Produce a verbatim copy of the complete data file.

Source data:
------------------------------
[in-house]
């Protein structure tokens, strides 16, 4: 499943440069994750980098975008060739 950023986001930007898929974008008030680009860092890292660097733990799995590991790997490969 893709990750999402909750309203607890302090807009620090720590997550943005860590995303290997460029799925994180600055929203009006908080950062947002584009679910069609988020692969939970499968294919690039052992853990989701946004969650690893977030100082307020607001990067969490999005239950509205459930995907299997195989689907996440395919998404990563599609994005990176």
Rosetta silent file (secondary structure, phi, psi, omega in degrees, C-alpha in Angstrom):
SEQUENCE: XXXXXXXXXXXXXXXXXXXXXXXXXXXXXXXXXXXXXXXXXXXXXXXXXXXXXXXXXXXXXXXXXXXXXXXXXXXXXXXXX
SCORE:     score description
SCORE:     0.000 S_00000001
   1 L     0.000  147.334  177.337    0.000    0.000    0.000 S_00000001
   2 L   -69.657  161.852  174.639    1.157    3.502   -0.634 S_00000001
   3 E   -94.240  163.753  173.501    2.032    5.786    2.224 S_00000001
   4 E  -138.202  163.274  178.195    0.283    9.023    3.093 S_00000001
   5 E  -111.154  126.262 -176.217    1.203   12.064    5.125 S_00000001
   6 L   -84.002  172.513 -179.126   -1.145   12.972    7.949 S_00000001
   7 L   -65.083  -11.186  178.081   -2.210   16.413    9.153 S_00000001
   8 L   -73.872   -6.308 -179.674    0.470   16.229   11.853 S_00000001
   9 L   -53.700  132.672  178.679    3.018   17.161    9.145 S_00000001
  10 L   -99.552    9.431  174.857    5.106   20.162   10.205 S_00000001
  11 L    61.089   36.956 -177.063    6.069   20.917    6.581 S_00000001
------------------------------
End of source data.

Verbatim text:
[in-house]
């Protein structure tokens, strides 16, 4: 499943440069994750980098975008060739 950023986001930007898929974008008030680009860092890292660097733990799995590991790997490969 893709990750999402909750309203607890302090807009620090720590997550943005860590995303290997460029799925994180600055929203009006908080950062947002584009679910069609988020692969939970499968294919690039052992853990989701946004969650690893977030100082307020607001990067969490999005239950509205459930995907299997195989689907996440395919998404990563599609994005990176």
Rosetta silent file (secondary structure, phi, psi, omega in degrees, C-alpha in Angstrom):
SEQUENCE: XXXXXXXXXXXXXXXXXXXXXXXXXXXXXXXXXXXXXXXXXXXXXXXXXXXXXXXXXXXXXXXXXXXXXXXXXXXXXXXXX
SCORE:     score description
SCORE:     0.000 S_00000001
   1 L     0.000  147.334  177.337    0.000    0.000    0.000 S_00000001
   2 L   -69.657  161.852  174.639    1.157    3.502   -0.634 S_00000001
   3 E   -94.240  163.753  173.501    2.032    5.786    2.224 S_00000001
   4 E  -138.202  163.274  178.195    0.283    9.023    3.093 S_00000001
   5 E  -111.154  126.262 -176.217    1.203   12.064    5.125 S_00000001
   6 L   -84.002  172.513 -179.126   -1.145   12.972    7.949 S_00000001
   7 L   -65.083  -11.186  178.081   -2.210   16.413    9.153 S_00000001
   8 L   -73.872   -6.308 -179.674    0.470   16.229   11.853 S_00000001
   9 L   -53.700  132.672  178.679    3.018   17.161    9.145 S_00000001
  10 L   -99.552    9.431  174.857    5.106   20.162   10.205 S_00000001
  11 L    61.089   36.956 -177.063    6.069   20.917    6.581 S_00000001